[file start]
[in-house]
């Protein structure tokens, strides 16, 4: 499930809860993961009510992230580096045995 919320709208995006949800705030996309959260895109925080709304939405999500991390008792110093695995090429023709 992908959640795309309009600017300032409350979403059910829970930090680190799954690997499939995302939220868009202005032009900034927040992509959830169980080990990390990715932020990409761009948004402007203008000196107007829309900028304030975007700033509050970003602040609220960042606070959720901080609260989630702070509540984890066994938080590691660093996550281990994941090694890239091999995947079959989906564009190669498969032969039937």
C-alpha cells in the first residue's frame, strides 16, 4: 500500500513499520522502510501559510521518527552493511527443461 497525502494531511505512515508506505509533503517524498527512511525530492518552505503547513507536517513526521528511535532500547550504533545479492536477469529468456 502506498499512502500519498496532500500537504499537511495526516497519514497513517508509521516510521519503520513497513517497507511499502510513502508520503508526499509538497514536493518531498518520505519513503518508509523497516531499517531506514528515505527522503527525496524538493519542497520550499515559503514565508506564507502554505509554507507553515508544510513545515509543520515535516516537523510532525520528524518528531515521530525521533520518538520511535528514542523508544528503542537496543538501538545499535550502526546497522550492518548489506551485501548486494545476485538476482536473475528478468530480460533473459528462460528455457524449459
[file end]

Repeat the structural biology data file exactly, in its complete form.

[in-house]
């Protein structure tokens, strides 16, 4: 499930809860993961009510992230580096045995 919320709208995006949800705030996309959260895109925080709304939405999500991390008792110093695995090429023709 992908959640795309309009600017300032409350979403059910829970930090680190799954690997499939995302939220868009202005032009900034927040992509959830169980080990990390990715932020990409761009948004402007203008000196107007829309900028304030975007700033509050970003602040609220960042606070959720901080609260989630702070509540984890066994938080590691660093996550281990994941090694890239091999995947079959989906564009190669498969032969039937």
C-alpha cells in the first residue's frame, strides 16, 4: 500500500513499520522502510501559510521518527552493511527443461 497525502494531511505512515508506505509533503517524498527512511525530492518552505503547513507536517513526521528511535532500547550504533545479492536477469529468456 502506498499512502500519498496532500500537504499537511495526516497519514497513517508509521516510521519503520513497513517497507511499502510513502508520503508526499509538497514536493518531498518520505519513503518508509523497516531499517531506514528515505527522503527525496524538493519542497520550499515559503514565508506564507502554505509554507507553515508544510513545515509543520515535516516537523510532525520528524518528531515521530525521533520518538520511535528514542523508544528503542537496543538501538545499535550502526546497522550492518548489506551485501548486494545476485538476482536473475528478468530480460533473459528462460528455457524449459